Women in Public Safety Communications
Presenters: Gigi Smith, Karima Holmes, Angela Bowen, Athena Butler and Mary Sue Robey
This session was presented by a panel of five trailblazing women in public safety communications with a total of 126 years of experience. Geared towards other women in public safety communications, this session discussed various challenges faced by women working in public safety communications, offered advice on how and why to become involved in local and national associations such as APCO, encouraged women to take on more leadership roles and explained the importance of networking with other female public safety professionals. Based on the nearly 100% attendance, these are topics other women want to talk about.
Although each panelist agreed on the importance of maintaining balance and wellness, each has different practices to achieve these. One practices yoga and doesn't skimp on sleep, one spends time with her grandson on weekends, one became a fitness instructor after losing a lot of weight and another takes an hour a day doing something she loves, like cooking or gardening.
Recognizing that most women hate conflict, Gigi Smith encouraged participants to have courage. "Have those conversations. Be direct. Be assertive. And carry your confidence."
This presentation will be repeated Tuesday at 1:30 p.m.
OEC: Initiatives and Their Impact on Emergency Communications
Presenters: Ron Hewitt, Eric Runnels, Daniel Moore, Michael Garcia and Jeffery Wobbleton
The Department of Homeland Security Office of Emergency Communications has launched several initiatives to bolster interoperability in emergency communications. This session was presented by a panel to discuss the impact these would have on public safety.
The National Emergency Communications Plan (NECP) was updated in 2014 for broadband and NG9-1-1. The update includes adding LTE to the LMR world. The updates focus on interoperability of field services, programs and devices with the NG9-1-1 program and devices of the PSAPs.
The NECP is attempting to achieve interoperability at all levels of communications: local, state and national. Reviews of several planned events helps OEC evaluate the plan for quality. Areas of concern were voice, data and video. Events from 2010 to 2016 were compared to see if improvements were made and how it impacted operations.
Processes reviewed included planning, event specific, public alert and warning and WEA.
Cleveland, Ohio, discussed operations during the Republican National Convention, and a similar review of the operations was also completed.
The National Governors association (NGA) gave a briefing on their assistance in getting information from OEC to the state governments. The goal of the NGA is to assist with governance policies to promote OEC efforts.
SAFECOM was discussed as a program to help locals to achieve the interoperability required to reach their goals. A new survey will be conducted on the Federal Register to capture comments on SAFECOM.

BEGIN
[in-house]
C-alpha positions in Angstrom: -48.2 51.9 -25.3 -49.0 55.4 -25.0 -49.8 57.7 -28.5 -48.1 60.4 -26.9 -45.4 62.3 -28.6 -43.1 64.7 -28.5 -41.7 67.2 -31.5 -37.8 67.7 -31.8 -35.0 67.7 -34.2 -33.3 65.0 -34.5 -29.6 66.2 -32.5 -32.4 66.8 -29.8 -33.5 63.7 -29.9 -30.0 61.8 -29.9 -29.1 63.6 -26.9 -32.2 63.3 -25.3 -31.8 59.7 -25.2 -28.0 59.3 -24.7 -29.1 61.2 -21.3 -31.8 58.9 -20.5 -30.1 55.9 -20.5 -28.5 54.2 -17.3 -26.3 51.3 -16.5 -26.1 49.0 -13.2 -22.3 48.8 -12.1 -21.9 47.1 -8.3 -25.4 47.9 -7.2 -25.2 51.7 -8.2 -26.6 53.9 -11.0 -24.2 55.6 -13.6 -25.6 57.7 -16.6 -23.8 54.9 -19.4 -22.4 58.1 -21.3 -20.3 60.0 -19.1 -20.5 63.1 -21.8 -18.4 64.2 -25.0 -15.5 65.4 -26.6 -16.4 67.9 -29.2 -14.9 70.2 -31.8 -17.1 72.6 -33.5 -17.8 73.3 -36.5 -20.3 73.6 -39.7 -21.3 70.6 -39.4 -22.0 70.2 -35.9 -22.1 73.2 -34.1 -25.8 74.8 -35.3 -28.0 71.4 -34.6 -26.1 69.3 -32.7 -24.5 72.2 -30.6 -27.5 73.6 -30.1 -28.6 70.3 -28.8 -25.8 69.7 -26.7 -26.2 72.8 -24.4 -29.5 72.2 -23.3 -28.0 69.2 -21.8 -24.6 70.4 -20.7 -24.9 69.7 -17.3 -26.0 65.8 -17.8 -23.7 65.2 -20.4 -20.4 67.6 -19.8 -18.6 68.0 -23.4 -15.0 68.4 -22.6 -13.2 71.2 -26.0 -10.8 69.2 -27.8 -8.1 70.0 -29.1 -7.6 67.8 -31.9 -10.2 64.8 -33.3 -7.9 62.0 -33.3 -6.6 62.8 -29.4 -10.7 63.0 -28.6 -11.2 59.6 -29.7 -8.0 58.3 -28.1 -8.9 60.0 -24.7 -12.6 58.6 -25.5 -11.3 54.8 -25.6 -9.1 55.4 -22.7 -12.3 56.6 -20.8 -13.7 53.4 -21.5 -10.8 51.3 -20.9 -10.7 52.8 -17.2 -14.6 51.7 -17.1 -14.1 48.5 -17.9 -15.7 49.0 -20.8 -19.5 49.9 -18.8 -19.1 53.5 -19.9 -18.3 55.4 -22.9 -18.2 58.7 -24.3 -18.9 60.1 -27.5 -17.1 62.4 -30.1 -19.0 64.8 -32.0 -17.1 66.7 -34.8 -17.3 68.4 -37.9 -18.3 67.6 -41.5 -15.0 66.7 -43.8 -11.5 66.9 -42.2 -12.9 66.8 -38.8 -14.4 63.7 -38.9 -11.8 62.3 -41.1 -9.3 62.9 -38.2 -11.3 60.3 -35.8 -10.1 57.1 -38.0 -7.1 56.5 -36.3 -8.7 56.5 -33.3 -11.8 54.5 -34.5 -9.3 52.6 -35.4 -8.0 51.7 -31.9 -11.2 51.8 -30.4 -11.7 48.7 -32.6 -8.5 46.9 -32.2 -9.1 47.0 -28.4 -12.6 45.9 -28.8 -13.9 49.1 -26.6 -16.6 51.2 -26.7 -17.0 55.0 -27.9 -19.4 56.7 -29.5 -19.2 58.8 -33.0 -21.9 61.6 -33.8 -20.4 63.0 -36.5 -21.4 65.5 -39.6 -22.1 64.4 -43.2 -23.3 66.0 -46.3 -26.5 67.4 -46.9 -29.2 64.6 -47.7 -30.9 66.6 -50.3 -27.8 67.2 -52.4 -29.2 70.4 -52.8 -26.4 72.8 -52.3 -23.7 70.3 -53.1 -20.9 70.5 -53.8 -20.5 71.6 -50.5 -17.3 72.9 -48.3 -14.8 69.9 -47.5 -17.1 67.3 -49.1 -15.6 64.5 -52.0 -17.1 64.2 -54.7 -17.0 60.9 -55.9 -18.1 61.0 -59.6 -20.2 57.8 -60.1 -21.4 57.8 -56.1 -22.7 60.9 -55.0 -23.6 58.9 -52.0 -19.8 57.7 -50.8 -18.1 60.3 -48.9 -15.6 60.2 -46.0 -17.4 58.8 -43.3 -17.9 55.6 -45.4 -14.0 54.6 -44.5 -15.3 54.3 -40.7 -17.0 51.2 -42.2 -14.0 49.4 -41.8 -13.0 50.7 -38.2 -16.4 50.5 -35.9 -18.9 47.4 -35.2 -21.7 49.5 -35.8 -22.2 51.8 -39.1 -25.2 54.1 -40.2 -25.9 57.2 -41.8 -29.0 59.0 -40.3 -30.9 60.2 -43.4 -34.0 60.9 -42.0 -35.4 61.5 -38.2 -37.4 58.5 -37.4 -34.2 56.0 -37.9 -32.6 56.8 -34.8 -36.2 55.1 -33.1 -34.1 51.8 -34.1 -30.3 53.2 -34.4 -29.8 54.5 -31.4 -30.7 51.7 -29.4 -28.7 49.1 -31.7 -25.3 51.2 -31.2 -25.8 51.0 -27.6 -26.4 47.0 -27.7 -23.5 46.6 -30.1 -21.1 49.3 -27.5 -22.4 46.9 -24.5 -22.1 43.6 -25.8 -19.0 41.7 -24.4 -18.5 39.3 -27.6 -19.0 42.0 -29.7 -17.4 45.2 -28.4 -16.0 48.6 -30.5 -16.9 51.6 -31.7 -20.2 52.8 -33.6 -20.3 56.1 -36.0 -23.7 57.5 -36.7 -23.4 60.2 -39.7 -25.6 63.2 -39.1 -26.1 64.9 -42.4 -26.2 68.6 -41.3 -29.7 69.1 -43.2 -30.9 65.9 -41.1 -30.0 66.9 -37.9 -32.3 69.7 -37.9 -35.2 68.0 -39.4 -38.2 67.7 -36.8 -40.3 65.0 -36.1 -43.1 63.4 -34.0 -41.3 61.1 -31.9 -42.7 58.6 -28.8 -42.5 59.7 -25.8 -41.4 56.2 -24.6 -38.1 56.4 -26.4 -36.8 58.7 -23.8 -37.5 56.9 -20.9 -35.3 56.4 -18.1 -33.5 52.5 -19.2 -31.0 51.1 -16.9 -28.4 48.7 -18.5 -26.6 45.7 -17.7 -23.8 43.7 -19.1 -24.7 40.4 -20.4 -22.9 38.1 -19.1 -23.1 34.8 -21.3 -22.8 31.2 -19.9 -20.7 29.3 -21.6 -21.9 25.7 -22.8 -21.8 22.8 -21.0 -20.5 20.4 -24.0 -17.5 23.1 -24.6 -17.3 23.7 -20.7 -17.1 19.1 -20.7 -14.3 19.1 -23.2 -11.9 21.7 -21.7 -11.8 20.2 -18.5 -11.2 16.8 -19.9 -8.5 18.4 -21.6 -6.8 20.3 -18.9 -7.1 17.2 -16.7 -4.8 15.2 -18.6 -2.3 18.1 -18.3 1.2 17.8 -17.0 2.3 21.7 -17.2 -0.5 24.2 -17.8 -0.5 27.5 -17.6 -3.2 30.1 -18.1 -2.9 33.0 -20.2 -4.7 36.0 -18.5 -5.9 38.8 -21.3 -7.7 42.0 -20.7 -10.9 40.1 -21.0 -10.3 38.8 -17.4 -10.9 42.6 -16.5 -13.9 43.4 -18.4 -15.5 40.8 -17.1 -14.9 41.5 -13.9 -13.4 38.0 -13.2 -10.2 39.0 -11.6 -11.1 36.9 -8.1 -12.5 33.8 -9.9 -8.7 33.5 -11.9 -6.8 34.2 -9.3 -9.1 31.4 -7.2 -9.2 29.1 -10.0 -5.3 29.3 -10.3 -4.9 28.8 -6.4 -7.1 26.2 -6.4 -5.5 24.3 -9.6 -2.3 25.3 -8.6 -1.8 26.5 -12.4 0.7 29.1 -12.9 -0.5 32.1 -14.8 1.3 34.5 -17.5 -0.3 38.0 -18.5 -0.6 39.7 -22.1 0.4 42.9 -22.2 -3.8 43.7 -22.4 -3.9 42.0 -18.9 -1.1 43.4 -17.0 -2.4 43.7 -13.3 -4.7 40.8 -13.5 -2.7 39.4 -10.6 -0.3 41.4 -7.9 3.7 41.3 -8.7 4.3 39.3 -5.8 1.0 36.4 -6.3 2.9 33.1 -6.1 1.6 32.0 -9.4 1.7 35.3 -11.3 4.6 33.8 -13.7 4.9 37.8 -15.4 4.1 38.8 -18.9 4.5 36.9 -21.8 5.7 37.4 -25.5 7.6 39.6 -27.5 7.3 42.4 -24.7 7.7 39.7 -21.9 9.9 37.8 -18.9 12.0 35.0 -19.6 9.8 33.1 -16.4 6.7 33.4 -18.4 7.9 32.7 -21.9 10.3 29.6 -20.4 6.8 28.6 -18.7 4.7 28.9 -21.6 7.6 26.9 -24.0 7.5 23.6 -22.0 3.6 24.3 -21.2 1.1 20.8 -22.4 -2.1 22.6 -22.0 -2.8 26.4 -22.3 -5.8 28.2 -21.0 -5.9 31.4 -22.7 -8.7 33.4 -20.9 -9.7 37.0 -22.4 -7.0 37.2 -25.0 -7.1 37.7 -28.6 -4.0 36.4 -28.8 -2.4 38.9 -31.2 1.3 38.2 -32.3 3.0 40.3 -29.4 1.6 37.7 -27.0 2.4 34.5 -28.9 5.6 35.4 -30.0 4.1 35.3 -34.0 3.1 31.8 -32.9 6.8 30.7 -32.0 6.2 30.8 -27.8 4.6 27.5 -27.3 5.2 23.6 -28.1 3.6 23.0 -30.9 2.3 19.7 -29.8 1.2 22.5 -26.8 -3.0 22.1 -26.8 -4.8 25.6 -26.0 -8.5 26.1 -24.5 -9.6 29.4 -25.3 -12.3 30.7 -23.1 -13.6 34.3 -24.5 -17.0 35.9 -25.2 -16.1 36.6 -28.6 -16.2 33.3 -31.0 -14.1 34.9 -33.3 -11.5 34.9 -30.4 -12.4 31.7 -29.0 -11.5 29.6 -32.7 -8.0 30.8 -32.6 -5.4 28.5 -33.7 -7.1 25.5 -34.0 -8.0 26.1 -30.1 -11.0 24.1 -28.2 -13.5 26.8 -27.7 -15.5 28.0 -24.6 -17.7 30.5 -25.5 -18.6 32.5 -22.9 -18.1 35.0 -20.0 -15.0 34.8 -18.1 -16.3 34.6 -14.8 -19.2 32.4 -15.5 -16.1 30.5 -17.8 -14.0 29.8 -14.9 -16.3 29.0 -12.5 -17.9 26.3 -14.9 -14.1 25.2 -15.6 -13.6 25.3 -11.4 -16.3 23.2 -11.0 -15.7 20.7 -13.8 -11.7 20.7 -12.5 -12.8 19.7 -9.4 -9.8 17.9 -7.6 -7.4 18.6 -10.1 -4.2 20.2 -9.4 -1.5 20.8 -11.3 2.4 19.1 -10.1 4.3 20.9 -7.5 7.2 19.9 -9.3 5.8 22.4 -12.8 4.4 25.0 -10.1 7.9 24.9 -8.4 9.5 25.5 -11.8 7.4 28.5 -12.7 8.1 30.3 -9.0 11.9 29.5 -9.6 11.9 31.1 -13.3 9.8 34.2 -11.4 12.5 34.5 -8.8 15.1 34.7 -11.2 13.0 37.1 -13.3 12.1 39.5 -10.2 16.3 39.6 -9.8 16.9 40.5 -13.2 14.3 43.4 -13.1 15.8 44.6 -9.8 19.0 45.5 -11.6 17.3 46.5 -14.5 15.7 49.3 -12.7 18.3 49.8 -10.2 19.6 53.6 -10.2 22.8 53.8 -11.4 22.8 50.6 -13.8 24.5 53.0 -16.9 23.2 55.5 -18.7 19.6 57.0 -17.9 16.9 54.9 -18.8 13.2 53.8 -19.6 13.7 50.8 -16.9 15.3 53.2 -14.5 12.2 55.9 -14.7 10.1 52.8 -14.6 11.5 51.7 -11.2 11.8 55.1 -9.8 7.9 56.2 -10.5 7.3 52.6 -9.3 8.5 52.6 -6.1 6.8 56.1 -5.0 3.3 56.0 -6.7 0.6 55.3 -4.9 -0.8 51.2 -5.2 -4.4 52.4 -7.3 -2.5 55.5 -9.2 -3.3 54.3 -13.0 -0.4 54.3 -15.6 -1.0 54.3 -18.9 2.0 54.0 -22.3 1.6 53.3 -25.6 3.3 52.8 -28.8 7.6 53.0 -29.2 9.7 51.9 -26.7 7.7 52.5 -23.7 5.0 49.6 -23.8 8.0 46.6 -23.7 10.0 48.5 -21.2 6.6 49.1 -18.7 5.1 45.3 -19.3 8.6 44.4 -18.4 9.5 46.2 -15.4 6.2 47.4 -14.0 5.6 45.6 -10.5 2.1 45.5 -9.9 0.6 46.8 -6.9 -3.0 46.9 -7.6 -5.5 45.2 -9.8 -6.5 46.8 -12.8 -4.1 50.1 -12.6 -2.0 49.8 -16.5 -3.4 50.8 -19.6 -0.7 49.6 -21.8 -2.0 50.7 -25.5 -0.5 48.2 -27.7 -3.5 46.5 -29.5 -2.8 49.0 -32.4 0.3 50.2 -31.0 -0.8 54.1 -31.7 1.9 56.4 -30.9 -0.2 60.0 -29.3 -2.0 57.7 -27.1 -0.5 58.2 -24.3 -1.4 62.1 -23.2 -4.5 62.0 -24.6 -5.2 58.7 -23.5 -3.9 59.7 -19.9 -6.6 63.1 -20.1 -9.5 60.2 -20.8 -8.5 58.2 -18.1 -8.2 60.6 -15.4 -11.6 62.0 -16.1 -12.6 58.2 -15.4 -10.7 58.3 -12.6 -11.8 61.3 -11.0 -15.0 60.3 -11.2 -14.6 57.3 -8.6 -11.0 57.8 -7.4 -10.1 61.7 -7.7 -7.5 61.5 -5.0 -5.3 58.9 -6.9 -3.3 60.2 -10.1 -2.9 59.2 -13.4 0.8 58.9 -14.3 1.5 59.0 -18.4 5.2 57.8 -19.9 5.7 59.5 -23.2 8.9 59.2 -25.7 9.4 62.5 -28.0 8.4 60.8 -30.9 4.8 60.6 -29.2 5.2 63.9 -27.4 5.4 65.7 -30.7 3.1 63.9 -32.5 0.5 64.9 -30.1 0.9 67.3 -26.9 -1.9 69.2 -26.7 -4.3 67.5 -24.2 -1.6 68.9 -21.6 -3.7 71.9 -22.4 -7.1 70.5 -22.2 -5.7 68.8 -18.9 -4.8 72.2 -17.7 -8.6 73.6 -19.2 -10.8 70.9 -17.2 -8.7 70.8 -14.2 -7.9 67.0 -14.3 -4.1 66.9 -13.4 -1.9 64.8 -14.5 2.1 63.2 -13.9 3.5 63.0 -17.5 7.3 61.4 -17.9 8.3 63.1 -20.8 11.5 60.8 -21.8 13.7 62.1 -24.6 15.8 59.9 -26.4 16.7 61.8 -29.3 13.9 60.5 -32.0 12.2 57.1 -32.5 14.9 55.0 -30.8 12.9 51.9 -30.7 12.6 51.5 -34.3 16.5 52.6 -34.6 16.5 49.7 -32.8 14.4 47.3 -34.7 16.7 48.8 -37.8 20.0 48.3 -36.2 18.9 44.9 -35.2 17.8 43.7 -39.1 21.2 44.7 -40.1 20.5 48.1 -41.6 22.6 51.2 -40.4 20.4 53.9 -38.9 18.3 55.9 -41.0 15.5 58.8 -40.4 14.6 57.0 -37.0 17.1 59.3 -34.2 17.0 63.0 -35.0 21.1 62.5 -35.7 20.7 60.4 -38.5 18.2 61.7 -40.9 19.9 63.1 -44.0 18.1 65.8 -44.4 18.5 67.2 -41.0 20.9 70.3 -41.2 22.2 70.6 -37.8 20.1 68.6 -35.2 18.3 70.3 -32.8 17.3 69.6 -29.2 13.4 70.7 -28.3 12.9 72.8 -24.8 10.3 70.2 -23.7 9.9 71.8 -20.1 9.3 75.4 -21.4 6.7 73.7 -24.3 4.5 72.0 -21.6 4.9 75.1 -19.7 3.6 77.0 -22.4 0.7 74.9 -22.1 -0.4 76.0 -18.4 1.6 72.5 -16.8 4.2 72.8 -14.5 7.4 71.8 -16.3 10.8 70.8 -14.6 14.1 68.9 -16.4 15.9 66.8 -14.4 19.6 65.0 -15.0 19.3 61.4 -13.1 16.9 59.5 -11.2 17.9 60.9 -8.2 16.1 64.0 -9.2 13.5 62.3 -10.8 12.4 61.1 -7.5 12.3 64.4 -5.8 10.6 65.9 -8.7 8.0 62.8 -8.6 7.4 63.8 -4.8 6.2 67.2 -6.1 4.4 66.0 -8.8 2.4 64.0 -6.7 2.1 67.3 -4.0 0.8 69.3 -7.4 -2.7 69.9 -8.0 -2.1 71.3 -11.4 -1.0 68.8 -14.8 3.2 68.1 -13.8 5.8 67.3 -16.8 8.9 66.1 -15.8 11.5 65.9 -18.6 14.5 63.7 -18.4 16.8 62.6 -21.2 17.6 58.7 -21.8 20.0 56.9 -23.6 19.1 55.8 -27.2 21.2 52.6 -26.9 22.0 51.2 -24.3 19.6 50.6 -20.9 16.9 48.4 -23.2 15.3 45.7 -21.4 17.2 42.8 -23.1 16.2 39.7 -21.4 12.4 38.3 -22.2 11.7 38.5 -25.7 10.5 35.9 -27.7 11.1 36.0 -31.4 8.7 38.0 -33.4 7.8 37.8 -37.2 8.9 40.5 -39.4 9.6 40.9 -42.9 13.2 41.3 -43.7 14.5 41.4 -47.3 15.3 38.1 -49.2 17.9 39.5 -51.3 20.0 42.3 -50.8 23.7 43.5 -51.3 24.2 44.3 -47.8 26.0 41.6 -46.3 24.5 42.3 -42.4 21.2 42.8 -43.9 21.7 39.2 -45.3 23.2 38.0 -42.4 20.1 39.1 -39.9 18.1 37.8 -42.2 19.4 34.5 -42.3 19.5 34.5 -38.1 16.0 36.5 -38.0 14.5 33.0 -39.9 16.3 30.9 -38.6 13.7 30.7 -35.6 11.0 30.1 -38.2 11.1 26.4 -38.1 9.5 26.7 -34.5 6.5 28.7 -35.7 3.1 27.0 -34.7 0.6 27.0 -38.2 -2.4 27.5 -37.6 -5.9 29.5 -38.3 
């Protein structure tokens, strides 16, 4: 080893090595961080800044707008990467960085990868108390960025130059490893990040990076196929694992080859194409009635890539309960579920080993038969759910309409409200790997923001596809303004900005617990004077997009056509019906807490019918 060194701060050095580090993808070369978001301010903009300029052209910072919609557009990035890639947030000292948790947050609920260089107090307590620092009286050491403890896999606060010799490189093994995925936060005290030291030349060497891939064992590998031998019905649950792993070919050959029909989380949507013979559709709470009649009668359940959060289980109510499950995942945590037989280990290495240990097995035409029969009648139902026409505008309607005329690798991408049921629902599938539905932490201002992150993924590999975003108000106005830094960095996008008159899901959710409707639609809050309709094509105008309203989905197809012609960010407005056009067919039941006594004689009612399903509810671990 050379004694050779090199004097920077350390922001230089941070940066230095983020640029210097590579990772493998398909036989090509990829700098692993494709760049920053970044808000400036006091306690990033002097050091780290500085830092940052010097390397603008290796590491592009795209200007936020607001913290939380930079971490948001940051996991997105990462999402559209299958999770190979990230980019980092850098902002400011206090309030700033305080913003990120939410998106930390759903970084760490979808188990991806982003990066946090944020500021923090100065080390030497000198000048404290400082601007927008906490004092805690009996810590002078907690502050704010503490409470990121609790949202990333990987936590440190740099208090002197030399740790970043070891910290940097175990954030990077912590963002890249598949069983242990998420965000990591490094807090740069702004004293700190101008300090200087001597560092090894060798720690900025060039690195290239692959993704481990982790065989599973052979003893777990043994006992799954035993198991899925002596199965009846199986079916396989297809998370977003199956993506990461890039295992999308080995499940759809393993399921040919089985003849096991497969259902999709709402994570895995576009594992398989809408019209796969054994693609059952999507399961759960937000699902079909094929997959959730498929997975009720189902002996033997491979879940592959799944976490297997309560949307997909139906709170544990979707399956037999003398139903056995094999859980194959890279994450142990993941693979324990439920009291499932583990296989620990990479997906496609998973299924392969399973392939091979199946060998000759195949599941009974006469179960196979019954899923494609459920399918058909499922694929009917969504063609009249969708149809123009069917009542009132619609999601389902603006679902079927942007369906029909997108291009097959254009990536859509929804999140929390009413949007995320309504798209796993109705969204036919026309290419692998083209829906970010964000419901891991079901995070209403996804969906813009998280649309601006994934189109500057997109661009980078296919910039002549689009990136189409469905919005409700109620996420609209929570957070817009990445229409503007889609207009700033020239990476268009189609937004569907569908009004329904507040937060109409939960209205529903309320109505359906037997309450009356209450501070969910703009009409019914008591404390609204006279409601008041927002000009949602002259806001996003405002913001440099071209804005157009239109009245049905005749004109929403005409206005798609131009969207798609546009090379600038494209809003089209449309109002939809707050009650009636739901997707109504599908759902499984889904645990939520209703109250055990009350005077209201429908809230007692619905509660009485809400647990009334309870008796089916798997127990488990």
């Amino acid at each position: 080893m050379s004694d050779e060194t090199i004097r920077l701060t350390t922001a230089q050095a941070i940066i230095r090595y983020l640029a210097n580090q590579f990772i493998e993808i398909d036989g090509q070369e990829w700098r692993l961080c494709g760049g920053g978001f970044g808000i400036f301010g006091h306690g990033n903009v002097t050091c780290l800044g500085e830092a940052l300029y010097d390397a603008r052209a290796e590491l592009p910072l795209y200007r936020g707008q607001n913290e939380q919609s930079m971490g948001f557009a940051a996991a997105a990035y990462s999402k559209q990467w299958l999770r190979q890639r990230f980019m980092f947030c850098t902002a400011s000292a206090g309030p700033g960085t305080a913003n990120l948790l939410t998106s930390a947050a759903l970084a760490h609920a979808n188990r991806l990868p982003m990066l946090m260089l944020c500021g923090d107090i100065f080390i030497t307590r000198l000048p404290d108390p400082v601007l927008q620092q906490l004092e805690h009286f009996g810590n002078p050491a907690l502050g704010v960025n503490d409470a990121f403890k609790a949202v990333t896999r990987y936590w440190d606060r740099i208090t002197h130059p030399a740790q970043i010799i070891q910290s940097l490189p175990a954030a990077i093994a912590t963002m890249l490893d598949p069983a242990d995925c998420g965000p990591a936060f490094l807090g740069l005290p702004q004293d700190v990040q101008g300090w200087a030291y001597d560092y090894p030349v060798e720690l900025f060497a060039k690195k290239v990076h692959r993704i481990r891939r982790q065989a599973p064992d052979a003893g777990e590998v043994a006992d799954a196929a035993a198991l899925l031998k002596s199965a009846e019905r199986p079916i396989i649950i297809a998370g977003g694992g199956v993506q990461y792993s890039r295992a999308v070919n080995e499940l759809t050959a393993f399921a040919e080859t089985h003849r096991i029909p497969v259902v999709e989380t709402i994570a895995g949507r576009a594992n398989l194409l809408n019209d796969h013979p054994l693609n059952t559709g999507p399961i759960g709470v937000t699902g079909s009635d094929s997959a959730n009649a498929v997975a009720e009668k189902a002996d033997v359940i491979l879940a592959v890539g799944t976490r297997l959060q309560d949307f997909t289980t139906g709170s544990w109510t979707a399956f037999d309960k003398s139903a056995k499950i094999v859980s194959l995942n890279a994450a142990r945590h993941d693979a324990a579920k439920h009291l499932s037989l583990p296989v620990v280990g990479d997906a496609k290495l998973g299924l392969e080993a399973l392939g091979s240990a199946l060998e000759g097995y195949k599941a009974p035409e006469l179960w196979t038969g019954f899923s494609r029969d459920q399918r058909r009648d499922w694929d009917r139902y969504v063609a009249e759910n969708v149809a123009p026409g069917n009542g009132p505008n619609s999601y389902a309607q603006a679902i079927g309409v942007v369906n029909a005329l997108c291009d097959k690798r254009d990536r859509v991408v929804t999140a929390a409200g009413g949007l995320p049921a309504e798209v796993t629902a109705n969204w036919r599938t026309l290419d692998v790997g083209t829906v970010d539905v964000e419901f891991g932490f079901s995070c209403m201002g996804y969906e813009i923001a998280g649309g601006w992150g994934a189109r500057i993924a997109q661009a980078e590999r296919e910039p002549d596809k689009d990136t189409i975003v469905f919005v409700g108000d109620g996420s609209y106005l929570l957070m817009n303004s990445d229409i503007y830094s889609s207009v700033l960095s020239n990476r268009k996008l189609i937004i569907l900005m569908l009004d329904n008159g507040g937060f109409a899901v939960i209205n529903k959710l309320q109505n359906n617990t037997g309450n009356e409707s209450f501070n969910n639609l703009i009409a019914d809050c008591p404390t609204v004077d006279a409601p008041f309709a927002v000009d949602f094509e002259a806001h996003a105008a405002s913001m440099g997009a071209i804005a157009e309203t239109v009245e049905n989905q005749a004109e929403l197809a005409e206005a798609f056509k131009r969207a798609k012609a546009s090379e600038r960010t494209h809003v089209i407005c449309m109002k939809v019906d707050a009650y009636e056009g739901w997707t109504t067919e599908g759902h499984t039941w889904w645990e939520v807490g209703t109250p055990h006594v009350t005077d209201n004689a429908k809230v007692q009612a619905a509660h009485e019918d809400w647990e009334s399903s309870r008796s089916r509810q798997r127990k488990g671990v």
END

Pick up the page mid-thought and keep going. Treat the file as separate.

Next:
- Michael A. Scales
Presenter: David Furth
This session provided an overview of the public safety issues presently before the Federal Communications Commission (FCC). Deputy Chief Furth began with an update on 9-1-1 wireless location accuracy, describing a number of milestones in achieved within the last year. He then described the FCC’s role in the FirstNet state opt-out process, which consists of evaluating whether state alternative plans for a Radio Access Network meet the interoperability requirements of the law.
Next, Furth discussed an investigation into a nationwide AT&T 9-1-1 outage that occurred in March 2017, noting that the FCC will hold a related workshop in September. Furth also provided updates on the FCC’s tracking of text-to-911 deployment, recent action to permit carriers to transition from TTY to Real-time Text (RTT) technologies, and the FCC’s annual report to Congress on 9-1-1 fee diversion. Before closing, Furth mentioned several issues that are still pending at the FCC, such as the use of non-service initialized devices for emergency calls, public safety use of the 4.9 GHz band, and the 800 MHz spectrum rebanding process.
- Mark Reddish
Prospect of Federal Legislation for NG9-1-1
?Presenter: Jeff Cohen
On the day the APCO Project 43 report was officially released, Jeff Cohen’s opening remarks that "modernizing the nation’s 9-1-1 system is essential to the security of our citizens and the first responders who serve them", and "...the need for federal legislation to achieve that goal", were perfectly timed.
NG9-1-1 is an extremely complex solution, ?including? lots of players with differing political, technical and operational points of view. Given ?how complex it is?, federal legislation and new funding models, including grants, will likely be required to drive it to completion.
For congress to agree to ?pass legislation?, practitioners and providers must convince them ?that? the following elements ?will? be included:
• Agreed-upon governance ?(do not allow silos of expertise to develop ?)?
• Ensure interoperability (everyone can use it)
• Encourage innovation (both small and large providers involved)
• Must leverage widely-deployed consumer solutions
• A funding model that does not allow for 9-1-1 funds to be diverted
• A common definition regarding what NG9-1-1 actually is
This last point regarding the common definition is moving forward. Project 43 and the recent meeting between APCO President Cheryl Greathouse and NENA President Rob McMullen are taking great steps towards making the common definition a reality.
- Matthew Schreiner